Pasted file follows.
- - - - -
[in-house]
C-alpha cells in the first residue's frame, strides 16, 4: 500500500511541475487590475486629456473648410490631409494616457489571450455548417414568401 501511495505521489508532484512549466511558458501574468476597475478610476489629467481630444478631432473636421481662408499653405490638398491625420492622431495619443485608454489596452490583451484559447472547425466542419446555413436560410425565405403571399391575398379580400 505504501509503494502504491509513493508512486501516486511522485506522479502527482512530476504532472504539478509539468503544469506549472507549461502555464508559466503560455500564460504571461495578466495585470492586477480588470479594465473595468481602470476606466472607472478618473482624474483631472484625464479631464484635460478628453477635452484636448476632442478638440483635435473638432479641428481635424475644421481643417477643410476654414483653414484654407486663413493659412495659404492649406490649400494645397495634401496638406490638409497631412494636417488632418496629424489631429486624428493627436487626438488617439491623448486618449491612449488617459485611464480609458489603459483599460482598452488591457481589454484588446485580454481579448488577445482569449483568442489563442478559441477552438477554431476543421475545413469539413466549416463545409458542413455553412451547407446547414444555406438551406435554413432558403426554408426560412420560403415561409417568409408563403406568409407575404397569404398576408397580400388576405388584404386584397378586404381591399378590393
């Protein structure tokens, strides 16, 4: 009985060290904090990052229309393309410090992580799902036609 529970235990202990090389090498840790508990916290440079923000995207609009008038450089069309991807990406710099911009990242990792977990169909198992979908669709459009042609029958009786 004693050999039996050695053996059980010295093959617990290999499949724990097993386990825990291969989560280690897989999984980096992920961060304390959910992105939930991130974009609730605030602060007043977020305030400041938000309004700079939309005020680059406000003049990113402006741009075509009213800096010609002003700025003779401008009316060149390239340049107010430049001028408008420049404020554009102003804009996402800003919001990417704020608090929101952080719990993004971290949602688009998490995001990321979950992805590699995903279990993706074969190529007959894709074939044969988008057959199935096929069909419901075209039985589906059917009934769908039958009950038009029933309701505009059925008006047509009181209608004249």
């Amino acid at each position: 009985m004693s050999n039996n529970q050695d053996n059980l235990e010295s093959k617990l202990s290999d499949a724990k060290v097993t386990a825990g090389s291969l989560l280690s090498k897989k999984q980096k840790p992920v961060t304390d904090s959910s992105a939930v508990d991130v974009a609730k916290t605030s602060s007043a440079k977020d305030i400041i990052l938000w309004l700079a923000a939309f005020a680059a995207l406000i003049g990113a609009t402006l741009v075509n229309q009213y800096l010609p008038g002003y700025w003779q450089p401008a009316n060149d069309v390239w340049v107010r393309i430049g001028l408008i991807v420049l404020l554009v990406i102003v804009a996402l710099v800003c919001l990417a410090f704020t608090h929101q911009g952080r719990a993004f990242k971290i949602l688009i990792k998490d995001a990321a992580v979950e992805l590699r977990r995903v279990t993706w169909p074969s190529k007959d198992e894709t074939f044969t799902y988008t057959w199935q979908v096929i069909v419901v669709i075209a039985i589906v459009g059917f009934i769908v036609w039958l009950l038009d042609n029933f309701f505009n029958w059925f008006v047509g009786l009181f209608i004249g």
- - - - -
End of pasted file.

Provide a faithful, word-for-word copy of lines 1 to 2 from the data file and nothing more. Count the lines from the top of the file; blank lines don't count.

[in-house]
C-alpha cells in the first residue's frame, strides 16, 4: 500500500511541475487590475486629456473648410490631409494616457489571450455548417414568401 501511495505521489508532484512549466511558458501574468476597475478610476489629467481630444478631432473636421481662408499653405490638398491625420492622431495619443485608454489596452490583451484559447472547425466542419446555413436560410425565405403571399391575398379580400 505504501509503494502504491509513493508512486501516486511522485506522479502527482512530476504532472504539478509539468503544469506549472507549461502555464508559466503560455500564460504571461495578466495585470492586477480588470479594465473595468481602470476606466472607472478618473482624474483631472484625464479631464484635460478628453477635452484636448476632442478638440483635435473638432479641428481635424475644421481643417477643410476654414483653414484654407486663413493659412495659404492649406490649400494645397495634401496638406490638409497631412494636417488632418496629424489631429486624428493627436487626438488617439491623448486618449491612449488617459485611464480609458489603459483599460482598452488591457481589454484588446485580454481579448488577445482569449483568442489563442478559441477552438477554431476543421475545413469539413466549416463545409458542413455553412451547407446547414444555406438551406435554413432558403426554408426560412420560403415561409417568409408563403406568409407575404397569404398576408397580400388576405388584404386584397378586404381591399378590393